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Predators That Kill Humans: Myth, Reality, Context and the Politics of Wolf Attacks on People

  • John D. C. LinnellEmail author
  • Julien Alleau

Abstract

Seventeen species of large mammalian carnivore have been documented to kill people, although of these only five or six seem to do it on a regular basis. Predatory attacks on humans are generally rare, which combined with very variable and inconsistent reporting makes it hard to identify the mechanisms and patterns explaining spatial and temporal variation in attacks. In contrast to other species, the extent of wolf attacks on people has been subject to intense controversy in recent decades. Competing myths have been advanced by advocates and opponents of wolves, and the issue has become politically intertwined with a diversity of social conflicts associated with the changing nature of rural life and wildlife conservation in general. Examination of both the historical record and recent reports provides a massive body of evidence that wolves have been involved in many cases of attacks on humans. Although many of these cases are linked with rabid wolves, there is also plenty of evidence of recurring cases of predatory attacks. Because these have been associated with a special set of environmental circumstances (absence of wild prey, heavily modified landscapes, high density of humans engaged in vulnerable activities) that are no longer present in most areas the risks of wolf attacks are currently very low in most of wolf distribution. An emerging situation in North America and Europe concerns the appearance of fearless and habituated wolves, which requires careful study to develop appropriate threat assessments, mitigation measures and reaction responses.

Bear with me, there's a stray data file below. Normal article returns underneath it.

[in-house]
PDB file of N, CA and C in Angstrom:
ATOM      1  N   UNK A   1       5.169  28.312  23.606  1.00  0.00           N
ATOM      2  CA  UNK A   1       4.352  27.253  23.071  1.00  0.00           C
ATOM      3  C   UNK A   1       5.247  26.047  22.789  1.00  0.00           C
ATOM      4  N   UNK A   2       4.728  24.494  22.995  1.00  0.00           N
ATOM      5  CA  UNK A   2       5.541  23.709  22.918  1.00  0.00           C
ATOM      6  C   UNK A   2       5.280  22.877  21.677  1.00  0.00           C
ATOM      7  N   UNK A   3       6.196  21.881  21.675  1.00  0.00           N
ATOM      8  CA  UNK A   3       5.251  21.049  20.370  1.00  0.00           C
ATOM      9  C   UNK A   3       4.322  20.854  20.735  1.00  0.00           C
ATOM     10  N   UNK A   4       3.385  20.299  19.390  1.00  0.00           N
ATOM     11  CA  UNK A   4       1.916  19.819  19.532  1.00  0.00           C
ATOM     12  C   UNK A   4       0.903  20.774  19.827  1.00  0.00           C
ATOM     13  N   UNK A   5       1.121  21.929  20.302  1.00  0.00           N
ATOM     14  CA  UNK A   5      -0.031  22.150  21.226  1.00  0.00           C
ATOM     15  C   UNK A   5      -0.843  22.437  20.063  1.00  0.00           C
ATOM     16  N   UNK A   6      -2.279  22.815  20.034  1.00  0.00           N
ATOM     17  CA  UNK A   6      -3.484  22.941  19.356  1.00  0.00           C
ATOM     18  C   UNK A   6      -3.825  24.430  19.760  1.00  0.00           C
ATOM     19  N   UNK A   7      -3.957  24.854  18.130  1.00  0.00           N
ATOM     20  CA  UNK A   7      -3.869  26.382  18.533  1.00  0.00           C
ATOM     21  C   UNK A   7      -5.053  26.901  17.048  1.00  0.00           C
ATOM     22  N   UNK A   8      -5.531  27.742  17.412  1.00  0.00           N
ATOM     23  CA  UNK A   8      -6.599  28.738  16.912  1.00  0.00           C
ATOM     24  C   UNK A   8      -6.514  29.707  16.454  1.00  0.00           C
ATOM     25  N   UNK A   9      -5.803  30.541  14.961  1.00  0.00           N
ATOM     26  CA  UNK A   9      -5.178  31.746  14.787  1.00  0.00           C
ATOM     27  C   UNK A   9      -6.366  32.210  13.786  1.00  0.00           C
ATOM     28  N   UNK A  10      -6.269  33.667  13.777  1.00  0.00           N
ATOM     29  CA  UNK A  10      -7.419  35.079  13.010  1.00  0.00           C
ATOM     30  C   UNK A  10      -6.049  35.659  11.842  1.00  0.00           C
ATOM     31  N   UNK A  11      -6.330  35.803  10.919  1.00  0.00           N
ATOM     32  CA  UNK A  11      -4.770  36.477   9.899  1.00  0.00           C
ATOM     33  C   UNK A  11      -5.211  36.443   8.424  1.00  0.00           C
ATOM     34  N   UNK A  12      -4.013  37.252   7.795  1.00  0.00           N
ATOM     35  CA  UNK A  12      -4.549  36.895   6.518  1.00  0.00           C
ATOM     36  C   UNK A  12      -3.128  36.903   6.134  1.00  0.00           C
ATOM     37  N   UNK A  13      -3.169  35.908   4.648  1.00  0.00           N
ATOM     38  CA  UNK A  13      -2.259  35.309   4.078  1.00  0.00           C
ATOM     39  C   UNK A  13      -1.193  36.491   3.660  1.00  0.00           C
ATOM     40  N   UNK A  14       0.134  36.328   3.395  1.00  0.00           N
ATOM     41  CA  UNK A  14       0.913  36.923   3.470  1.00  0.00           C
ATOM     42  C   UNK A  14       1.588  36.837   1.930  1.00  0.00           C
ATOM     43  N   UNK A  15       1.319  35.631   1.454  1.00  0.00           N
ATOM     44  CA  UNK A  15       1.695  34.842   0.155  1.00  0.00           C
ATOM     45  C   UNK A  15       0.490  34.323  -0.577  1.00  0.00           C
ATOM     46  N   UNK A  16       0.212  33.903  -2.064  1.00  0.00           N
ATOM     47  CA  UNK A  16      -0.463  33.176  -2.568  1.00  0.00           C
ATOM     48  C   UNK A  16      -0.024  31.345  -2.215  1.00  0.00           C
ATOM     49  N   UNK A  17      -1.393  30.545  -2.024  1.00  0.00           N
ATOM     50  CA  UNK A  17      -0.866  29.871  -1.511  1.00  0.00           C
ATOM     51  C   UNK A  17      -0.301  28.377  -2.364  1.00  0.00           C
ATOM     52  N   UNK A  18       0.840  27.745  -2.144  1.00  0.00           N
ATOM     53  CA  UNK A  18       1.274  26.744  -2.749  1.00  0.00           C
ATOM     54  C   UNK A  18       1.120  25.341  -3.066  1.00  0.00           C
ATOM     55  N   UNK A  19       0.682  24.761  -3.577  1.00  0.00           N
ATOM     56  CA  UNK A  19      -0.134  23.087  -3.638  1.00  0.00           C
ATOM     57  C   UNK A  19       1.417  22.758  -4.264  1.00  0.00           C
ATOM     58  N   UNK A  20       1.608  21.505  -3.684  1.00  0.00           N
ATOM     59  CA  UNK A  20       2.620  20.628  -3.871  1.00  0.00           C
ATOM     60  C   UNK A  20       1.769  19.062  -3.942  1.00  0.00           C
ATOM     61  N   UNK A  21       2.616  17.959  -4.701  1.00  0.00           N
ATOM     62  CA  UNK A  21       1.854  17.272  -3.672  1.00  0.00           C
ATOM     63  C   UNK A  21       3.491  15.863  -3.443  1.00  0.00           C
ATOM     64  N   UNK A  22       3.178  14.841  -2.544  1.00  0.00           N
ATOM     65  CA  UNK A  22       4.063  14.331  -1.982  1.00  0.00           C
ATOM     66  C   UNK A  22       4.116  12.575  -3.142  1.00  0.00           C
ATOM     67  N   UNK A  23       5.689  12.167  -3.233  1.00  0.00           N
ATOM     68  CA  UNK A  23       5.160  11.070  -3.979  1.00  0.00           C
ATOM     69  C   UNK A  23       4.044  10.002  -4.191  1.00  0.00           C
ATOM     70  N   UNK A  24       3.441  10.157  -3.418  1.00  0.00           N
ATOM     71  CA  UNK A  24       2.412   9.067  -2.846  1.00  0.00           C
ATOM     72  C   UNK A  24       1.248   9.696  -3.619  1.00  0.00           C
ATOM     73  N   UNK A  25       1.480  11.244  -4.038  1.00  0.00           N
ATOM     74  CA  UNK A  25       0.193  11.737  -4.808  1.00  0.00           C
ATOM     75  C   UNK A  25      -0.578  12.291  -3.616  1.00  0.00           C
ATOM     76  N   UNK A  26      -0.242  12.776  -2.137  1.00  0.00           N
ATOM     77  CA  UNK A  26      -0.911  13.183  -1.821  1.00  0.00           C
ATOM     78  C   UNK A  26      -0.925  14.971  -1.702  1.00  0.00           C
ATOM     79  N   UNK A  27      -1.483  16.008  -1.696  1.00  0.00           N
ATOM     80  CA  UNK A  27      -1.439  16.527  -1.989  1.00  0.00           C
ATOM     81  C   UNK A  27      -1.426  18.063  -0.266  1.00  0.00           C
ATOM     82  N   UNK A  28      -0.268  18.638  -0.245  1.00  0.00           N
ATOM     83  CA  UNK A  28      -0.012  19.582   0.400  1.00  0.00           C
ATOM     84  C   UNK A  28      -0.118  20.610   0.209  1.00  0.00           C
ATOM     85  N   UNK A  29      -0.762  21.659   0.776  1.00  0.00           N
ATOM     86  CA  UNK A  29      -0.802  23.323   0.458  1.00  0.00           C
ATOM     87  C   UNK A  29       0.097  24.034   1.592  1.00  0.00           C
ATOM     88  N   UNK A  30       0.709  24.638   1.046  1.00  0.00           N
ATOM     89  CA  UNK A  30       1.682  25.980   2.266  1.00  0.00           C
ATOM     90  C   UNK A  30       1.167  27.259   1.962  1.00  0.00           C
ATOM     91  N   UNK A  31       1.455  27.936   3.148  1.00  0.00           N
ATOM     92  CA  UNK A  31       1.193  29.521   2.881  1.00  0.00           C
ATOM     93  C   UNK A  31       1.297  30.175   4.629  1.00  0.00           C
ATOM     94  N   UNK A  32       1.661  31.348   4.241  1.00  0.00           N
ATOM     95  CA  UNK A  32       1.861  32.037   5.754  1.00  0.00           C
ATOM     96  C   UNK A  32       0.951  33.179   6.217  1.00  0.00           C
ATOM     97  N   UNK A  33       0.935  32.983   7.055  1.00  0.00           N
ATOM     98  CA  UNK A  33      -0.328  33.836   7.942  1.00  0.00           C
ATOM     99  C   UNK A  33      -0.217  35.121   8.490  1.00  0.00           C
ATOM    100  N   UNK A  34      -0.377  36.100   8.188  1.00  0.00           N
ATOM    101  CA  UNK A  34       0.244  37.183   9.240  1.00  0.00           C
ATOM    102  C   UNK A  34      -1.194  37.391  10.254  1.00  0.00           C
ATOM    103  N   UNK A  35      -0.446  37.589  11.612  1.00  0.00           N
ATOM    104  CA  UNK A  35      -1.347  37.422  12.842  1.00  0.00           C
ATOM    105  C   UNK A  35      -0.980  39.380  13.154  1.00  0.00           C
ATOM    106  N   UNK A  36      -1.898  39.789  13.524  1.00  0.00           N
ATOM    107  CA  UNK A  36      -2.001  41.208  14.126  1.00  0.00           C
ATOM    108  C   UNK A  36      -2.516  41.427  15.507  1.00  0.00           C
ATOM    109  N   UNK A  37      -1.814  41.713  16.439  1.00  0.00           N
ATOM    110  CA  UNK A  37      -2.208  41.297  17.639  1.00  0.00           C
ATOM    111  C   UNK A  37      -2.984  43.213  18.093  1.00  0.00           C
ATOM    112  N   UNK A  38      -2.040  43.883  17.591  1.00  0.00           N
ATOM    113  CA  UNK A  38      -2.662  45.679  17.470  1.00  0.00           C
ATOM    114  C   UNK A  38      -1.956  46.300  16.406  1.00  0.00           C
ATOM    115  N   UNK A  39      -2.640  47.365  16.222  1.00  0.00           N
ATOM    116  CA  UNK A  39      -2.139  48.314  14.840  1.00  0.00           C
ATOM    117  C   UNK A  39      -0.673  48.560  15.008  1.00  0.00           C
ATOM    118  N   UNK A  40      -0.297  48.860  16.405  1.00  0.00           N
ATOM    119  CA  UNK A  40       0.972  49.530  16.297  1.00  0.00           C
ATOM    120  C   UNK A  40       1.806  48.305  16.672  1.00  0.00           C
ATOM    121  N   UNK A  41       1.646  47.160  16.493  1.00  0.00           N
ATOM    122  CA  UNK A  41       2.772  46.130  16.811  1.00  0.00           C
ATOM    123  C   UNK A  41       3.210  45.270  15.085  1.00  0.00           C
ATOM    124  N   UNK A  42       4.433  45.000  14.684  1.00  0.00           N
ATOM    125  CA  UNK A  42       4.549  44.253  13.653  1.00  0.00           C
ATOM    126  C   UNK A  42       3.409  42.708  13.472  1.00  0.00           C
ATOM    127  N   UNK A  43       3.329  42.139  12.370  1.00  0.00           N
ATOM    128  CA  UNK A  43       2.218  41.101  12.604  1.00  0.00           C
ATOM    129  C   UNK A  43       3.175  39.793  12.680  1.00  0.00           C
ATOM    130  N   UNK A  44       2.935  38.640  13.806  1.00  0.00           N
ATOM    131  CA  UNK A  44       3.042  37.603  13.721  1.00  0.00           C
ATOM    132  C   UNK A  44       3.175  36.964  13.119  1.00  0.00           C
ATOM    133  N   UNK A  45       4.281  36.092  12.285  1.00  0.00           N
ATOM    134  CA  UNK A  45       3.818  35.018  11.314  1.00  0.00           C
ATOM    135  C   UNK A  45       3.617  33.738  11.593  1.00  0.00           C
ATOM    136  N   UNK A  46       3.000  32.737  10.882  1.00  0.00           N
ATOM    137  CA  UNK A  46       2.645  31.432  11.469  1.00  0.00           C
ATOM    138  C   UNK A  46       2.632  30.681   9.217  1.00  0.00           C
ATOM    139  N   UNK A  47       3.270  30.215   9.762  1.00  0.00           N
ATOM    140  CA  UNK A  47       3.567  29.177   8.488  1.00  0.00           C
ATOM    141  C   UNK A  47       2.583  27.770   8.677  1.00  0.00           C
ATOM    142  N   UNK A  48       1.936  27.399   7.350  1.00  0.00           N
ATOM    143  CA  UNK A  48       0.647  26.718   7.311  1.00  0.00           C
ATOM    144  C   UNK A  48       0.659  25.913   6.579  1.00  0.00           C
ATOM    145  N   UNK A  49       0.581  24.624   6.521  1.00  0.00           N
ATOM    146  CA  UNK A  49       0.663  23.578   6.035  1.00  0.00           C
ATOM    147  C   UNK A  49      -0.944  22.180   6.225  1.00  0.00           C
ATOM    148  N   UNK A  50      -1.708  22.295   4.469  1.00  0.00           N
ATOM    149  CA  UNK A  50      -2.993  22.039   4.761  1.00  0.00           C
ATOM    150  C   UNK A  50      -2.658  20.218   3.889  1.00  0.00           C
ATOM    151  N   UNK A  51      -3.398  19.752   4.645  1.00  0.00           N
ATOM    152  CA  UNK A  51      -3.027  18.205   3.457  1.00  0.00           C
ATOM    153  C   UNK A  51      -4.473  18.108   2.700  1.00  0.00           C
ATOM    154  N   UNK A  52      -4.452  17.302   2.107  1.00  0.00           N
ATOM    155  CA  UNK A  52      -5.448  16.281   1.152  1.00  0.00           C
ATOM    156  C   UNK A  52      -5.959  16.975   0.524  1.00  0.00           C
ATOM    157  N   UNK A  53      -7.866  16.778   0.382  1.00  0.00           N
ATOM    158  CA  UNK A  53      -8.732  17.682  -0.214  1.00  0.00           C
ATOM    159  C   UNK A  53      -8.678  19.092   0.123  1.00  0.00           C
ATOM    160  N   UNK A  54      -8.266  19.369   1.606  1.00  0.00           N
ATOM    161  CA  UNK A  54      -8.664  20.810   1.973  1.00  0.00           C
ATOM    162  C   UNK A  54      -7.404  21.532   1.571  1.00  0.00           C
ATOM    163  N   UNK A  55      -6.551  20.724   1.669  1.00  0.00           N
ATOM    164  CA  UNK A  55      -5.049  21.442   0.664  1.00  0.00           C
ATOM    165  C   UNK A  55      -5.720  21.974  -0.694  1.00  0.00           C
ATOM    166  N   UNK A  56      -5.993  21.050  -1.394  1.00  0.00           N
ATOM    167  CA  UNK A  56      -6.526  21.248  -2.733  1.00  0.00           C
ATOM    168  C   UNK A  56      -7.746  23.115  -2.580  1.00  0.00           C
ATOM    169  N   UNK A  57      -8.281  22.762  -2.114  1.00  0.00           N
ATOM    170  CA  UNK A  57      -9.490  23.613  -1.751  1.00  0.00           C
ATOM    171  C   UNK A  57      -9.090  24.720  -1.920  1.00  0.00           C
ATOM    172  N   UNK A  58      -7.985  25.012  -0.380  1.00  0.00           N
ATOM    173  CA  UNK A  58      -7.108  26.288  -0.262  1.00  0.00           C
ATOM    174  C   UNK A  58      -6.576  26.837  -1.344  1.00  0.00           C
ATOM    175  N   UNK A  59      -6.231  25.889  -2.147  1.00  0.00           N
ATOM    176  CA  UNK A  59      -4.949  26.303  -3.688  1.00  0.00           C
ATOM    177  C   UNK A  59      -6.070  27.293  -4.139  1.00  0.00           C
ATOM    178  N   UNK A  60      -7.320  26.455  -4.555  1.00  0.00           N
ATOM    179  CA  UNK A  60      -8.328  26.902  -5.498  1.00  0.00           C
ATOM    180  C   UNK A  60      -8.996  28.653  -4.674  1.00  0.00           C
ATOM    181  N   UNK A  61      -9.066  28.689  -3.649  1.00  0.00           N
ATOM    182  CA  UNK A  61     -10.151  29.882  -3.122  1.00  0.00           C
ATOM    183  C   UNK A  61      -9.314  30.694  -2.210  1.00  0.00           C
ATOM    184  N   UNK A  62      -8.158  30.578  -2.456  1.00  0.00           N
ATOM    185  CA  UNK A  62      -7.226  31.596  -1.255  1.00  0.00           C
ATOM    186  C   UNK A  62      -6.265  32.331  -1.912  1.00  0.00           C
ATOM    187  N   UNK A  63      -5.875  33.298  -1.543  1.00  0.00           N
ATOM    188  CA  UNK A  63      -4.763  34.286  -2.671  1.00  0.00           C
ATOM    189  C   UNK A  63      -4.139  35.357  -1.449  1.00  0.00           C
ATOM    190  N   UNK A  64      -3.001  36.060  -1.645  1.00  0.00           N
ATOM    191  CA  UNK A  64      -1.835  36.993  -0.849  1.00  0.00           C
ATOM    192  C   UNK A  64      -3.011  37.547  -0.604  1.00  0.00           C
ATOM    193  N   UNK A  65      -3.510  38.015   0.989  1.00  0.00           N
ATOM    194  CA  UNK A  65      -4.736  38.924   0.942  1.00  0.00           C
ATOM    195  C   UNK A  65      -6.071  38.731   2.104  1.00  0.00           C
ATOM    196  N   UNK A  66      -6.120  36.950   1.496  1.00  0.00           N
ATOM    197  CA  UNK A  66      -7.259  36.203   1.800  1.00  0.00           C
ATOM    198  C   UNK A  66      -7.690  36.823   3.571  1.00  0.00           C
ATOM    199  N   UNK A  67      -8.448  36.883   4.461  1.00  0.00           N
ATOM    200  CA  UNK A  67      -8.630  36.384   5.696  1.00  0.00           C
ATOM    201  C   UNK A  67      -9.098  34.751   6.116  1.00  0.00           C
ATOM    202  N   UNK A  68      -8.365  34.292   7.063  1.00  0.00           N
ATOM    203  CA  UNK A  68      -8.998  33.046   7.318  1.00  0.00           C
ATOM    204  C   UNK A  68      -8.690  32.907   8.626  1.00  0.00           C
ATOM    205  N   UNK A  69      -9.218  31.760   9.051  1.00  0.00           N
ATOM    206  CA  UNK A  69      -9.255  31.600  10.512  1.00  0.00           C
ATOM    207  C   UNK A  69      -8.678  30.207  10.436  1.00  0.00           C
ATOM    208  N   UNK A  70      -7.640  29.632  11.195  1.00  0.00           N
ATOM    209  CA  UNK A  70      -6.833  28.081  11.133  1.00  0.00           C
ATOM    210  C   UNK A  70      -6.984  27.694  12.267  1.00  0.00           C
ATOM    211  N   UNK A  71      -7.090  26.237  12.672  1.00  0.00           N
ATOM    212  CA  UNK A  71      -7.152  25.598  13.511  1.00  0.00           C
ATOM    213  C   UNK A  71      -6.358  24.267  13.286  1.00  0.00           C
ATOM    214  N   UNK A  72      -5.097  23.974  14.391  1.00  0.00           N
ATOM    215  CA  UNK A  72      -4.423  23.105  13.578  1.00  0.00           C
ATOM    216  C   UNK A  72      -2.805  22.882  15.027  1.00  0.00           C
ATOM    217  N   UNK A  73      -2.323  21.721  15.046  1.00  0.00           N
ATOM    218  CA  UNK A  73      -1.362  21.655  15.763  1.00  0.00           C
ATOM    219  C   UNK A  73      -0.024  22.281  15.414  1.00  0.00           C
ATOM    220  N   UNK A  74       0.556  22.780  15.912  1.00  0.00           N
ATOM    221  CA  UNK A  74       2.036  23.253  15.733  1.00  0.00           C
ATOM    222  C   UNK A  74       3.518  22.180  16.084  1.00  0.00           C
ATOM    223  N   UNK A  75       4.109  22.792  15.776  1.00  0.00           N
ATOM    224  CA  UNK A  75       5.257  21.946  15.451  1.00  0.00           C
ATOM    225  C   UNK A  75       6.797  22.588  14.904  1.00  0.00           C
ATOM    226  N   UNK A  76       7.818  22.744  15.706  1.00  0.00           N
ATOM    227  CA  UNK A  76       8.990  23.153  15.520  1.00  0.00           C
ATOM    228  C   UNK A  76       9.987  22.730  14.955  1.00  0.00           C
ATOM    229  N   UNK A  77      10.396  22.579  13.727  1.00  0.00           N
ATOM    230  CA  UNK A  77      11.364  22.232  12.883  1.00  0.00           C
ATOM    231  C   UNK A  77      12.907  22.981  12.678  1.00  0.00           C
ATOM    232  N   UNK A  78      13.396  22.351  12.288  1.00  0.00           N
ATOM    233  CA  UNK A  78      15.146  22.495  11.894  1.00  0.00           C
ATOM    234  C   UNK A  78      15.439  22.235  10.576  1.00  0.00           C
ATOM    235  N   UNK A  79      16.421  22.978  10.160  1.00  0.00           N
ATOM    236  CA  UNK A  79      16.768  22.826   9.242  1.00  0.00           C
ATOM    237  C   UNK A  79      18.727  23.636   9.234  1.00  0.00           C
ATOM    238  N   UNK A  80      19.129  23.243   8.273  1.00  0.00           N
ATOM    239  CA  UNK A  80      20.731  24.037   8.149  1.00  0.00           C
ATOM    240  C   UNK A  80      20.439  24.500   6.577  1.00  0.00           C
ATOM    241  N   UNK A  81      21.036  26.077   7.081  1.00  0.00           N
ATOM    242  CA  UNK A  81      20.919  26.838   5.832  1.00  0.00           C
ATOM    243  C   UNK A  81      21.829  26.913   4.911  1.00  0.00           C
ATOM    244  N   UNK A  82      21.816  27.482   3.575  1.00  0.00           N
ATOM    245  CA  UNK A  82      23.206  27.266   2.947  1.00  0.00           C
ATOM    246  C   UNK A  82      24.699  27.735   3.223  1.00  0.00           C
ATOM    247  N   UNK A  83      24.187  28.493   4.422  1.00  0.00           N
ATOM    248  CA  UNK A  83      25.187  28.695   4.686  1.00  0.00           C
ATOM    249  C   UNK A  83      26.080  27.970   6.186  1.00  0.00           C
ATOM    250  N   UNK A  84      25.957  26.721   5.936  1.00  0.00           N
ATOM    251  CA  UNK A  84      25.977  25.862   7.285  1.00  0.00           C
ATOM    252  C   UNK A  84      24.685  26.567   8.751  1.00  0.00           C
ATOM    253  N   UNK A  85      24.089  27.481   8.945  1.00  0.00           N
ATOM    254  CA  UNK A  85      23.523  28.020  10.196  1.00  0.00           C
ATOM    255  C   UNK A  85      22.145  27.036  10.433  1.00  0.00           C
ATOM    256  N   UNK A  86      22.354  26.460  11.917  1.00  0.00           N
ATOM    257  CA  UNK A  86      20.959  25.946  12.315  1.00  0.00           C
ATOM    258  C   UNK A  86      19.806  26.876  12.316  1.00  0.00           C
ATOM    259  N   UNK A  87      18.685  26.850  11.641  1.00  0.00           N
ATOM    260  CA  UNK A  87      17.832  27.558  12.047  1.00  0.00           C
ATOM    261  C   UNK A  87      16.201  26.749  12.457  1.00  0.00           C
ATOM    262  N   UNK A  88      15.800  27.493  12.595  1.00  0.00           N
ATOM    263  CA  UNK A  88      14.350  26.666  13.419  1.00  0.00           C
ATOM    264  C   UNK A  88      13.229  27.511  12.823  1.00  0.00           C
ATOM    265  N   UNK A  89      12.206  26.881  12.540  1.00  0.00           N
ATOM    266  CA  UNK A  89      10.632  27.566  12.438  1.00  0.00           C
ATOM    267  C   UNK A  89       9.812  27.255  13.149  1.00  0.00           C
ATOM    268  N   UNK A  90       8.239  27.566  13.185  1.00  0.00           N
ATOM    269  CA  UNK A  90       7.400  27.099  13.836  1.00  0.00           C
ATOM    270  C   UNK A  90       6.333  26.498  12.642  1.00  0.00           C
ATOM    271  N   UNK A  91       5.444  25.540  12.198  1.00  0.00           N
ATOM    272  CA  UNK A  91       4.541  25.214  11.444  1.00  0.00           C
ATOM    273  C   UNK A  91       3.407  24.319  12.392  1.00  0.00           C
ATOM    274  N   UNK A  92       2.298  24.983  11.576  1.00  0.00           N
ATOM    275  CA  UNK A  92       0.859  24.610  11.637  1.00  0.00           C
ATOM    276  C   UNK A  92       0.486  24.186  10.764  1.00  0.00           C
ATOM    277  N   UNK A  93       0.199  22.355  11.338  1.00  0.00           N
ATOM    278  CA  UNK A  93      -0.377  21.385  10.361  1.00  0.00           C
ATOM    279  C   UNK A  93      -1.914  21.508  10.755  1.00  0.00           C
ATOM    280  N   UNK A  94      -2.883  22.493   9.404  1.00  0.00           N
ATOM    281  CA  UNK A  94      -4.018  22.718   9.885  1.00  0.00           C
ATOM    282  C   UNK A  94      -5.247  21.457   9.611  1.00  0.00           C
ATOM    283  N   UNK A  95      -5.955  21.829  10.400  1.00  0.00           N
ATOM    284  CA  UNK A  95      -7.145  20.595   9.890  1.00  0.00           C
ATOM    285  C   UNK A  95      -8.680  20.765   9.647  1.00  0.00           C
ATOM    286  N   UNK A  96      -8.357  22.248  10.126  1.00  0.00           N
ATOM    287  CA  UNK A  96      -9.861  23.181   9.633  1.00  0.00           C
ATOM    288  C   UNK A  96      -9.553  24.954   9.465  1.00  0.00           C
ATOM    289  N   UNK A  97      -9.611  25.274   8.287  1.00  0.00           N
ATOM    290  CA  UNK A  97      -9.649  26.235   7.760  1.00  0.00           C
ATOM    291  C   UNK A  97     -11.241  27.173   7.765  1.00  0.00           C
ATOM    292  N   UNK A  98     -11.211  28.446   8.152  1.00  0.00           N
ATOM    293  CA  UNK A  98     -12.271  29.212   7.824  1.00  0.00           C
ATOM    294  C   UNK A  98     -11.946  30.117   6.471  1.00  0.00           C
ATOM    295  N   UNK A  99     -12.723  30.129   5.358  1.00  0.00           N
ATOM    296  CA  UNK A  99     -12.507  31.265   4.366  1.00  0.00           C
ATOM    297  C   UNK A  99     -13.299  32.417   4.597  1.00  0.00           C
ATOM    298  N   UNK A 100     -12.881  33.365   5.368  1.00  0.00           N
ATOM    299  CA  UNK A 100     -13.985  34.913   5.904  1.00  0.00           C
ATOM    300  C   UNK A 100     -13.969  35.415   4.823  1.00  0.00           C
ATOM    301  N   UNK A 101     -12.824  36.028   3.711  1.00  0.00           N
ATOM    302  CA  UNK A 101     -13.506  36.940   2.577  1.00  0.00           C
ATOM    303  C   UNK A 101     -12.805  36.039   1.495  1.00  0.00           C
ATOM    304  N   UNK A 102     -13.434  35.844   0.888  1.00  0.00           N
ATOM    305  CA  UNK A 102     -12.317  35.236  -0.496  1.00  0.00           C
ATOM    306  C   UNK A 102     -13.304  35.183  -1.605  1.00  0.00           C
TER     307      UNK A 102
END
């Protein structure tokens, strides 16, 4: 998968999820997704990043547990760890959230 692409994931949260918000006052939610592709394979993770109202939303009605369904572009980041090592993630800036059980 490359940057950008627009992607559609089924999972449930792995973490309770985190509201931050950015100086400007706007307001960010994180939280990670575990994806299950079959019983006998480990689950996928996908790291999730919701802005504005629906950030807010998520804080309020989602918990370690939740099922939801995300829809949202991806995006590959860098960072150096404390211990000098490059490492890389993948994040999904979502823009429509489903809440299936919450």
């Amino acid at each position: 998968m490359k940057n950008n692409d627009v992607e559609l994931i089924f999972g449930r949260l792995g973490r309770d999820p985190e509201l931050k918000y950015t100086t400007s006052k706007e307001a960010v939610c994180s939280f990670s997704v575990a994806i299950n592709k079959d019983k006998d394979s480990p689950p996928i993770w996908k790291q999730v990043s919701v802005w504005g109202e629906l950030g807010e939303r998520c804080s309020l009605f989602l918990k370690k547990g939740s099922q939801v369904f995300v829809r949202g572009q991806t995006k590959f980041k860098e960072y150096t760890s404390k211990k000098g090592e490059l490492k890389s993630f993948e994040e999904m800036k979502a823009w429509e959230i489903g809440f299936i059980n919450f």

Keywords

Man-eating Rabies Wolves Canis lupus Attacks on humans 

Notes

Acknowledgements

The author was financed by the Research Council of Norway and the Norwegian Environment Agency during the production of this chapter.

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© Springer International Publishing Switzerland 2016

Authors and Affiliations

  1. 1.Norwegian Institute for Nature ResearchTrondheimNorway

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